Unaccountable Killing Machines: The True Cost of U.S. Drones

Furthermore, the Intelligence Community (IC) as a whole has been reoriented to support the killing machine. While that isn't of itself a bad thing, we should be asking very probing questions about whether it is necessary and if it is accomplishing the goals it should. The IC already struggles with making useful predictive analysis (i.e. understanding threats to the country and thinking of ways to respond to them). By focusing the IC so strongly on the identification of individuals to kill, the drones program is distorting the collection and analysis priorities of the IC, and in a very real way restricting the resources available to responding to larger economic, military, and nuclear threats. Bureaucracy becomes its own force after a while, and the possibility of ever reassigning these analysts and decision makers becomes less and less realistic the longer the program exists.

A final, important consequence of the dramatic expansion of the drone program is the continued degradation of the IC's Human Intelligence capabilities and the increasing reliance on liaising with "local partners." In both Pakistan and Yemen this has led to severe consequences both for our reputation and for our relations with each government. In Afghanistan, poor HUMINT tradecraft has led to a lot of unnecessary deaths because we relied on sketchy local sources instead of doing the hard work to develop thorough human intelligence. The result, way too often, is firing blind based on "pattern of life" indicators without direct confirmation that the targets are, in fact, who we think they are -- killing innocent people in the process. In Pakistan, the drones program has become so contentious that it's inspired death squads that summarily execute people they suspect of participating in the targetting process. And in Yemen, we are now slowly realizing that our "local partners" are really anything but, and we face the very uncomfortable possibility of being used as pawns to violently resolve conflicts that have nothing to do with us.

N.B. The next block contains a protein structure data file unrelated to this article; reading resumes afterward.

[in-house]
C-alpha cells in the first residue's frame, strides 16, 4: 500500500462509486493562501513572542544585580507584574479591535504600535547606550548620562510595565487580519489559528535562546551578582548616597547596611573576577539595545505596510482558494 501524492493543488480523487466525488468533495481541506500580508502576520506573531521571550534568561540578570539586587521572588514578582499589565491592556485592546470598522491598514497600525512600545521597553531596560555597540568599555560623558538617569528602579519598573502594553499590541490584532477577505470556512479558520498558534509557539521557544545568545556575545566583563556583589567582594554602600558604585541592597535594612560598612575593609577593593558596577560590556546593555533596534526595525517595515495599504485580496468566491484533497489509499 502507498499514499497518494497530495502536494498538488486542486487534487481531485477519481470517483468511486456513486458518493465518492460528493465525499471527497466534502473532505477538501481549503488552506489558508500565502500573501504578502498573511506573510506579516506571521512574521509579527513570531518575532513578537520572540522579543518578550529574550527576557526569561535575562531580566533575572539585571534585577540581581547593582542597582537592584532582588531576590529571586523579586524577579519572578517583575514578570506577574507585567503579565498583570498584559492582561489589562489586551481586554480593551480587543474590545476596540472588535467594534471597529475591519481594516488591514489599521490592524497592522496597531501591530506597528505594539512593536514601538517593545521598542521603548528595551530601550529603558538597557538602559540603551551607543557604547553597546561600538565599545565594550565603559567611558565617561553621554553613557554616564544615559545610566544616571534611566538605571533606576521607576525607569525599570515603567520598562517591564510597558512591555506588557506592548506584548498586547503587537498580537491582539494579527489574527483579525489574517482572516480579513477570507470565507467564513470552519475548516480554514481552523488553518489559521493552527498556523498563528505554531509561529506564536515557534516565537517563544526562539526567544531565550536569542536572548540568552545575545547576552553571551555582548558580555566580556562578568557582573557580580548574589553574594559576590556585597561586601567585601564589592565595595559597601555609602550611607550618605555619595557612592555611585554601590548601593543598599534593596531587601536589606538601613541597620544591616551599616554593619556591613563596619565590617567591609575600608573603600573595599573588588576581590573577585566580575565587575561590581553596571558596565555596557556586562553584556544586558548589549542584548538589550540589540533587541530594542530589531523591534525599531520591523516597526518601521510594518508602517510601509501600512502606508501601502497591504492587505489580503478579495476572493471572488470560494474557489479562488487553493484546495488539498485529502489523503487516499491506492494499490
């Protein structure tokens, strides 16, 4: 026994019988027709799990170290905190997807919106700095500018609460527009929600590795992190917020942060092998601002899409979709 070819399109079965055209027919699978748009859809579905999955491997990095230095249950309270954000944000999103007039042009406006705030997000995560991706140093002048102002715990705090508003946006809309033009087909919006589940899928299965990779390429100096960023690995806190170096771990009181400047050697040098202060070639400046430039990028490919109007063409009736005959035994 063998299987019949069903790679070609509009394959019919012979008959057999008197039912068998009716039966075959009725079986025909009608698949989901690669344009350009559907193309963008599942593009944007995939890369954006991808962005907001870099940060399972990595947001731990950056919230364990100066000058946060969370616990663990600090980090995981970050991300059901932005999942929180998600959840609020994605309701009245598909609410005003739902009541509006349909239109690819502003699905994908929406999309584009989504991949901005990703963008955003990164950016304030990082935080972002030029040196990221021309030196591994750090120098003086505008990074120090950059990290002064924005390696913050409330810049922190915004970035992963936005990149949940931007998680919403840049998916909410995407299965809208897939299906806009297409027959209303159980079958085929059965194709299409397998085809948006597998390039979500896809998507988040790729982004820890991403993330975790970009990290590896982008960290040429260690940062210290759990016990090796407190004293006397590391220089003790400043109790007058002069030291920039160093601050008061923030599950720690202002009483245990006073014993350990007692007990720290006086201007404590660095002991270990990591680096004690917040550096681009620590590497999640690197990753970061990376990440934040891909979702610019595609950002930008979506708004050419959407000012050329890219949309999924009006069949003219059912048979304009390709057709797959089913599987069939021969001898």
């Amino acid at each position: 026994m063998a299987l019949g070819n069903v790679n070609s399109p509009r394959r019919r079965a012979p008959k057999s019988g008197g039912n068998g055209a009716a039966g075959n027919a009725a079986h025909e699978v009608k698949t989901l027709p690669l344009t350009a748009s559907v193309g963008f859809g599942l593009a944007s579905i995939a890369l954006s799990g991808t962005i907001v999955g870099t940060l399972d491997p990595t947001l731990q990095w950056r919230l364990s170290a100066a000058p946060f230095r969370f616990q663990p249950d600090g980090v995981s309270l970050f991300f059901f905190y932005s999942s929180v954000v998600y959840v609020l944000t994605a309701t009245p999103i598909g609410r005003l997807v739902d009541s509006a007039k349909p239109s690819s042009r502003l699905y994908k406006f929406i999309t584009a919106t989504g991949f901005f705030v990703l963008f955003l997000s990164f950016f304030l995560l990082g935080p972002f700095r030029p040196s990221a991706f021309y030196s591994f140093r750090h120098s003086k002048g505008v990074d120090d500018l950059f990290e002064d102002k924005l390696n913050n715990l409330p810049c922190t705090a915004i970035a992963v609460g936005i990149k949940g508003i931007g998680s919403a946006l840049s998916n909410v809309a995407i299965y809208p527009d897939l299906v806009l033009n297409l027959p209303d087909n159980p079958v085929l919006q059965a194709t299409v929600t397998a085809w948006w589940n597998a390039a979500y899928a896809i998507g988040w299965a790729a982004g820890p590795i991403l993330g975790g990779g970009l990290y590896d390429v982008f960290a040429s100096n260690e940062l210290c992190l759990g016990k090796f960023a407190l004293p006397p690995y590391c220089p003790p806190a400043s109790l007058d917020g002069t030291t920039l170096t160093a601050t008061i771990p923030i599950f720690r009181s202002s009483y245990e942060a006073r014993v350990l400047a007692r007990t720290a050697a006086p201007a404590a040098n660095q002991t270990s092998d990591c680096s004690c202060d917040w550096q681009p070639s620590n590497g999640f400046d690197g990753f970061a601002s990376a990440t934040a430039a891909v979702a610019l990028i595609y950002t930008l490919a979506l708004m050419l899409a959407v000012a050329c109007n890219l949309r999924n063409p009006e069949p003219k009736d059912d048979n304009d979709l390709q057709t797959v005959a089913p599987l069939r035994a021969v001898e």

This sloppiness with life and death decisions is a substantial moral failing, and should be a huge scandal for President Obama. But, he has decided to both distance himself from it while also taking credit for its successes, even as it focuses on ever less important and marginal figures within the terrorist milieu.

The enormous expansion of drone operations has been a success in the narrowest sense of killing some bad guys. But it has come at an enormous cost: to our reputation, to our morals, to our relationship and status with countries we need to work with to contain and defuse terrorism, and in the lives of the many innocent people we've killed through either sloppiness or ignorance. Rather than asking the difficult questions of whether the success of the drone program has been worth it, though, President Obama has chosen instead to amplify its operations and thus claim victory in killing bad guys, even while he distances himself from the knowledge and personal responsibility for who these dead people are and what crimes they may have committed.

It is an absolute scandal. We owe ourselves better questions and more accountability of the drones we use to wantonly kill people around the planet.

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Joshua Foust is a fellow at the American Security Project and the author of Afghanistan Journal: Selections from Registan.net. He is also a member of the Young Atlanticist Working Group. More

Joshua's research focuses on the role of market-oriented development strategies in post-conflict environments, and on the development of metrics in understanding national security policy. He has written on strategic design for humanitarian interventions, decision-making in counterinsurgency, and the intelligence community's place in the national security discussion. Previous to joining ASP, Joshua worked for the U.S. intelligence community, where he focused on studying the non-militant socio-cultural environment in Afghanistan at the U.S. Army Human Terrain System, then the socio-cultural dynamics of irregular warfare movements at the National Ground Intelligence Center, and later on political violence in Yemen for the Defense Intelligence Agency.

Joshua is a columnist for PBS Need to Know, and blogs about Central and South Asia at the influential blog Registan.net. A frequent commentator for American and global media, Joshua appears regularly on BBC World, Aljazeera, and international public radio. Joshua is also a regular contributor to Foreign Policy's AfPak Channel, and his writing has appeared in the New York Times, Reuters, and the Christian Science Monitor.


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